"Personal Protection"
Those who could document (with police reports or protective orders) that they were specifically at risk of imminent danger or targeted by others wishing to do them harm.

Bail Bondsmen, Security Guards, Special Police, Private Detectives, Armored Car Drivers, and Private Security Officers
Those with these tasks and jobs were typically eligible for carry permits so long as they were able to verify with documentation the work and duties they perform.


NOTE: The cases here refer to the Handgun Permit Review Board, a quasi-judicial body created by the 1972 legislation that established MD's permitting system. The board's existence was eliminated as a result of legislation in 2018. MSI had requested a veto from Governor Larry Hogan, who denied the request.

Snowden v. Handgun Permit Review Board, 413 A.2d 295, 45 Md.App. 464 (Md. App. 1980) - Upholding a reading of "good and substantial reason" to mean that the applicant bears the burden of demonstrating specifically why they need to carry a handgun more than their personal anxiety or say-so. Abrogated by Bruen.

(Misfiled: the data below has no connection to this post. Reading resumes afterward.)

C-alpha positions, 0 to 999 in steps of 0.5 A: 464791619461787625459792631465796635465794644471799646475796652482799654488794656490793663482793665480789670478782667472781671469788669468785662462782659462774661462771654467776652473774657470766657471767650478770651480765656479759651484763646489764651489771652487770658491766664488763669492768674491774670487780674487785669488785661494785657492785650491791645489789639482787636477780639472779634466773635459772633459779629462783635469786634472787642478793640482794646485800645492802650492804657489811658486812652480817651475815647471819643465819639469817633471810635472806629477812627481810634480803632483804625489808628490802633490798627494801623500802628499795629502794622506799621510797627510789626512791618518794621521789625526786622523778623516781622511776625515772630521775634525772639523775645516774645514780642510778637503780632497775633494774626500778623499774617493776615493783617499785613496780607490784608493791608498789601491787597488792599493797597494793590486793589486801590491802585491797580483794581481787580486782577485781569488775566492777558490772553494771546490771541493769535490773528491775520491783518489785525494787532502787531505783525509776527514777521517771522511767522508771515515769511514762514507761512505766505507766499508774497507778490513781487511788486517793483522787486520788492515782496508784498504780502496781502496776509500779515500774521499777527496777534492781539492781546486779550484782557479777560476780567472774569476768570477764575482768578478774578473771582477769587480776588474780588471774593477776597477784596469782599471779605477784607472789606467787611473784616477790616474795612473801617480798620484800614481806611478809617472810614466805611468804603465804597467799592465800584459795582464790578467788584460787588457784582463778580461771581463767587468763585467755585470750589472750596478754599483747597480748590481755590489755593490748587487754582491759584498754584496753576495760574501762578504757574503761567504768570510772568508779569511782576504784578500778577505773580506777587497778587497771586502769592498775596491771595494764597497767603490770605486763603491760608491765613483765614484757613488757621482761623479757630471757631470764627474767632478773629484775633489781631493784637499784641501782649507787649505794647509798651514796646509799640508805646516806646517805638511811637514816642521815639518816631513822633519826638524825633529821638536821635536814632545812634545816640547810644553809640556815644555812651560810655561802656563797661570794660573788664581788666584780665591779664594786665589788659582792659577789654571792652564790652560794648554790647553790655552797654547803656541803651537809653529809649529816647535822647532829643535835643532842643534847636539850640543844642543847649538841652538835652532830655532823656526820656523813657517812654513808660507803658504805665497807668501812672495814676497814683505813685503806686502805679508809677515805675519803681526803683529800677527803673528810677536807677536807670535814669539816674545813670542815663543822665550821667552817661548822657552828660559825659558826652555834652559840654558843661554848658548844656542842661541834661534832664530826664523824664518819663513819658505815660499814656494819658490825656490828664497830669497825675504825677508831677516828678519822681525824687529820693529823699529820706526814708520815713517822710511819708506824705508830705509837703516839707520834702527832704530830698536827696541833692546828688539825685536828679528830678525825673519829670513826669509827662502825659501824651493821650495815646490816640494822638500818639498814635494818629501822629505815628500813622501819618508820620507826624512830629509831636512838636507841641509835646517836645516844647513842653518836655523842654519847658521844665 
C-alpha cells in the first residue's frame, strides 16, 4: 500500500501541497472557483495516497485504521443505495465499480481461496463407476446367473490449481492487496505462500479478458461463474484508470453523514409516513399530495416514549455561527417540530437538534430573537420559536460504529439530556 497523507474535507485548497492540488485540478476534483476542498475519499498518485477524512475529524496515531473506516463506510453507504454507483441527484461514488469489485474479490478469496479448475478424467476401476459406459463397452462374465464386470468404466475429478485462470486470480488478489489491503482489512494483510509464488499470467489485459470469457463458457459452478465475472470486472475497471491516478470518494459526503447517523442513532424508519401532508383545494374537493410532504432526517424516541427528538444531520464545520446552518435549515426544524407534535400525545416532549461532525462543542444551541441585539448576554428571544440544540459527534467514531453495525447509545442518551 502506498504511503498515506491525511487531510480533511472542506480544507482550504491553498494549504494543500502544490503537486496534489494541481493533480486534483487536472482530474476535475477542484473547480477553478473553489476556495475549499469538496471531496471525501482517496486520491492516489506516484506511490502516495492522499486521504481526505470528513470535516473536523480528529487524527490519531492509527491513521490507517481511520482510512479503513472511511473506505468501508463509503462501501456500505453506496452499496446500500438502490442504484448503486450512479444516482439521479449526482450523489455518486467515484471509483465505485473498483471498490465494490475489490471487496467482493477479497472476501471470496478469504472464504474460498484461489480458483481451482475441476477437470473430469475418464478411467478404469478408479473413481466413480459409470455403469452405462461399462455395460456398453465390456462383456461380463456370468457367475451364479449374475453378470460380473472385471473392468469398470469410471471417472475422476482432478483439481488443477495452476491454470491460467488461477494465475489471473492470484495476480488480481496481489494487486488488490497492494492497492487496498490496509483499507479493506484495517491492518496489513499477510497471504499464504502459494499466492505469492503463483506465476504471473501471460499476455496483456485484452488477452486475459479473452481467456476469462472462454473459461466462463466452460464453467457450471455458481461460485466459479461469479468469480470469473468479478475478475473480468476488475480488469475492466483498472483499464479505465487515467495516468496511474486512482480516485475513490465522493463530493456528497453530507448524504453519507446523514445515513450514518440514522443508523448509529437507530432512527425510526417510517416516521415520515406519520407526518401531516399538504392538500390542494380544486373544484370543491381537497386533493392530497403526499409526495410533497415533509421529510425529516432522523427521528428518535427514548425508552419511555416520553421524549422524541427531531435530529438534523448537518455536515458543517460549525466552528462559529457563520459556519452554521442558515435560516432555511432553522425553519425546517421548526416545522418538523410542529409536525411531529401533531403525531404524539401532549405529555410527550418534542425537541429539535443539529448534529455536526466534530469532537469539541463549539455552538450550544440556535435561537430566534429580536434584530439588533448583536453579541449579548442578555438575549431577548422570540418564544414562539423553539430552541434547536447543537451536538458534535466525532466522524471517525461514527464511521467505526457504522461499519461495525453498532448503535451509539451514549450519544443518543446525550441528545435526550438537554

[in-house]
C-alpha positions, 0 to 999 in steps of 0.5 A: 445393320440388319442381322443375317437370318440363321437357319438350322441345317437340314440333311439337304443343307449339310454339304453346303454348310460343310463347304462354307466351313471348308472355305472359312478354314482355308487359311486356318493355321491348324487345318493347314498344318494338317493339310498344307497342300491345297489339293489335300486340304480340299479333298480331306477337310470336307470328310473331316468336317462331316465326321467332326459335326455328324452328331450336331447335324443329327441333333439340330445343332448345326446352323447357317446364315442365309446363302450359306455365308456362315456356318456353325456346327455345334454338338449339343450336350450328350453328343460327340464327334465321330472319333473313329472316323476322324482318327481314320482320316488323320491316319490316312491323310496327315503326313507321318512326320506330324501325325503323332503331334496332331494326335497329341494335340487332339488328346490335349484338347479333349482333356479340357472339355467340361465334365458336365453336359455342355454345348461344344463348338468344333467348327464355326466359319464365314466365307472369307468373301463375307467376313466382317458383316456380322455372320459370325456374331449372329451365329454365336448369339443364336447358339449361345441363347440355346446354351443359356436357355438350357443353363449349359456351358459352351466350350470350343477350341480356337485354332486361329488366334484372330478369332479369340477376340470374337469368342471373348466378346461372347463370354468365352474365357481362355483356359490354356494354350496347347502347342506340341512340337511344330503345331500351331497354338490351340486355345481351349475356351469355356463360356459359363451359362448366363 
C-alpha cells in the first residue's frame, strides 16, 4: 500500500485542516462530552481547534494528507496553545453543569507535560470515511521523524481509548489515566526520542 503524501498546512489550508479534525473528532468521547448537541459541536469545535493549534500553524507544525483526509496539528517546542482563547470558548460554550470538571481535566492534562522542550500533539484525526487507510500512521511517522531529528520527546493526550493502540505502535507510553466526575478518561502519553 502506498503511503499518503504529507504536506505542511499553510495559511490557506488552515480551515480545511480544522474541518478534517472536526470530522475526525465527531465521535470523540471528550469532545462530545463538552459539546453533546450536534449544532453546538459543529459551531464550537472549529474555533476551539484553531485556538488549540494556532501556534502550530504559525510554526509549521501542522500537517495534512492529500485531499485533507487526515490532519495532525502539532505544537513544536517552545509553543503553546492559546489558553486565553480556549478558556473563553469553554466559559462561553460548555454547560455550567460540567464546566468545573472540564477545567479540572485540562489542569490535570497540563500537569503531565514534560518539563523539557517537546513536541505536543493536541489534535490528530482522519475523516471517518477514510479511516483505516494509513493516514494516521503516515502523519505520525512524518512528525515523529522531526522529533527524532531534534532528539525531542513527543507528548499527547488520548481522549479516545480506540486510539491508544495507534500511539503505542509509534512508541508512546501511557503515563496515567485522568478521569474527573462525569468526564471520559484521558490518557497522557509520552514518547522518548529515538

Scherr v. Handgun Permit Review Board, 163 Md.App. 417, 880 A.2d 1137 (Md. App. 2005) - Re-affirming the Court of Special Appeals' prior holdings in Snowden, and additionally rejecting 2nd Amendment arguments in support of the right to keep and bear arms. Abrogated by Bruen.

Williams v. State, 417 Md. 479, 10 A.3d 1167 (Md. 2011) - Holding that regulations on carrying firearms outside the home are "outside of the scope of the Second Amendment, as articulated in Heller and McDonald". Abrogated by Bruen.

Woollard v. Gallagher, 712 F.3d 865 (4th Cir. 2013) - Upholding Maryland's requirement that an applicant for a carry permit demonstrates a "good and substantial reason" for issuance of a permit. Abrogated by Bruen. Also inconsistent with the Matter of William Rounds, No. 1533 (Md. App. 2022).